When she’s not shuffling around her young daughter, Reshma McClintock, of Denver, Colorado, spends her days perched at her laptop pouring over feature submissions, refreshing adoption-related news articles and connecting adoptees across the globe through a mentorship program.

She’s the woman behind the new adoptee-empowered movement: DearAdoption.com.

It’s a movement that comes from humble beginnings for McClintock.

In 1980, McClintock was born and abandoned in Calcutta, India. She was brought to an orphanage in the slums. Another newborn was set to be adopted internationally by an American family, but suddenly died, and McClintock took her place.

As McClintock grew into adulthood, she grappled with complex emotions about her home country and birth family. In 2015, she kickstarted a documentary about her journey back to India—Calcutta is My Mother—and it was during this process of searching for connections that DearAdoption.com was born.

Reshma McClintock - Dear Adoption

Reshma McClintock, the founder of Dear Adoption

“I heard from many adoptees who related to what I said in the trailer and my reasons for wanting to return to Calcutta, but I also heard stories of repeated abuse, isolation, deportation and rehoming,” McClintock said.

Heavily grieved by the experiences other adoptees across the globe had shared with her, McClintock started losing sleep.

Her documentary had been funded and she was busy working on it behind-the-scenes, but she had a burning desire to change the way the world viewed adoptees. That’s when Dear Adoption—letters from adoptees—was born.

“I loved the idea of adoptees writing letters to adoption, and I didn’t stumble upon any similar formats,” she said. “I was excited and nervous. I sat on it, though.  I wasn’t sure I could pull it off. Insecurity crept in and camped out for a long time, but the burden for my community and my desire to be a part of the change never wavered.”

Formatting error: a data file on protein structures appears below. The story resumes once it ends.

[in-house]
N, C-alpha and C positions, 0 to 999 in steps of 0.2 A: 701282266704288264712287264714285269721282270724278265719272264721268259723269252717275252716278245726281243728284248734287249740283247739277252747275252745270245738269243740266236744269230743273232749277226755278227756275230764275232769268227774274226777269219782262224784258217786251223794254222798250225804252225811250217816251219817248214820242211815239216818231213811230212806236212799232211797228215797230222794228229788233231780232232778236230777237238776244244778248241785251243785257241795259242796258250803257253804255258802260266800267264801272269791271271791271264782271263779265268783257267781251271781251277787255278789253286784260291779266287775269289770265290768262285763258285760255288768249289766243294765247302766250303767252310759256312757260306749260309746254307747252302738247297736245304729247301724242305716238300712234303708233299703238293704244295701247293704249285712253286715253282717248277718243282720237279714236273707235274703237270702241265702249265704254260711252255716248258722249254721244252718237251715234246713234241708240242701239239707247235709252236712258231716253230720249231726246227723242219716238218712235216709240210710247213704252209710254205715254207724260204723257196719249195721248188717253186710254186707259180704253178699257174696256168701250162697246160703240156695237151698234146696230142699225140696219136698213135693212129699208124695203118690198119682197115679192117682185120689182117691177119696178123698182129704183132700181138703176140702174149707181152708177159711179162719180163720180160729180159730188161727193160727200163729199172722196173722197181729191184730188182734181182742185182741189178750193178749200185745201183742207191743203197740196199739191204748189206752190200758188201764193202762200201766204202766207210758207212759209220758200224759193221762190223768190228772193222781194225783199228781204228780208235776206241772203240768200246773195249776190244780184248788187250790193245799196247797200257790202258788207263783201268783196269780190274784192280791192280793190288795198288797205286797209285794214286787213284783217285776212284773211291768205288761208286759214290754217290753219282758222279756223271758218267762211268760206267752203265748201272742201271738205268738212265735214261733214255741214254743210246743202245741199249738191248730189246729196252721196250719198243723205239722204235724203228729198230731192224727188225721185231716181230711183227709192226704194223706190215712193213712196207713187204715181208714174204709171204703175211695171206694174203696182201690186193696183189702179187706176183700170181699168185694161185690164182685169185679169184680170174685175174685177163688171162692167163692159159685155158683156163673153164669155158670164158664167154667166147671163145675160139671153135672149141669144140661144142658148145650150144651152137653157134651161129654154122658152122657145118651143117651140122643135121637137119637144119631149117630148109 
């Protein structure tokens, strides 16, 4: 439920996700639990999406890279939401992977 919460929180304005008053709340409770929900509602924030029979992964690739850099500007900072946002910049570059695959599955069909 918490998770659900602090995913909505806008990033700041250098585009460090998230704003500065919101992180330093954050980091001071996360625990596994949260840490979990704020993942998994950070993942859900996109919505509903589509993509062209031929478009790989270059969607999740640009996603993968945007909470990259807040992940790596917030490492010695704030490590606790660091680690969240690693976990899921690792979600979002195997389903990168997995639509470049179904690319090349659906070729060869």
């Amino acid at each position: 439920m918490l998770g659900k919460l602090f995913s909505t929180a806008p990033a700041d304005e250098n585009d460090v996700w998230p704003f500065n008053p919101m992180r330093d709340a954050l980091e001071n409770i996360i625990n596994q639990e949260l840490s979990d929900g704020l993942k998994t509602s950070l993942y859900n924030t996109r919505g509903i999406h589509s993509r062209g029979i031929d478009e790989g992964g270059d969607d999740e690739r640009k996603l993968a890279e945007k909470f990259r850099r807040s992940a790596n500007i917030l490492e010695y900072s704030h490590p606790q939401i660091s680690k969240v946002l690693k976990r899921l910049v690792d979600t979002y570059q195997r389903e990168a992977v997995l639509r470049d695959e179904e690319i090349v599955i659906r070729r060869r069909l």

It was nearly a year-and-a-half later, in November of 2016, when McClintock officially launched DearAdoption.com.

Within two days, McClintock found herself flipping through powerful letters submitted by adoptees.

“To be honest, I never imagined Dear Adoption would be as well received or successful as it has been in its first few months. I hoped for it, I prayed for it and have been awestruck by it every single day,” she said.

McClintock describes DearAdoption.com as a community of adoptees giving voice to their experiences, the good, the bad and everything in between.

“I hope the broken, devastating, joyful, painful, fulfilled, unfulfilled and honest words jump off the screen and bring a sense of belonging and warmth to adoptees reading them,” McClintock said. “I hope that adoptees who have felt unheard, reach out and are heard at Dear Adoption. I hope they are reminded of their worth and the importance of their personal story in the adoption world.”

While DearAdoption.com is a movement designed to elevate and empower the voices of adoptees, McClintock hopes it becomes a valuable resource for all members of the adoption triad.

“There isn’t a resource greater than that of an adoptee’s voice. I hope adoptive families learn that our grief, our need to search, our lacking wholeness isn’t necessarily about them,” she said. “The first and greatest gift an adoptive family can give an adoptee is that of listening without judging.”

To read powerful stories of adoptees and their experiences, visit DearAdoption.com on Facebook, Twitter, Instagram and Pinterest.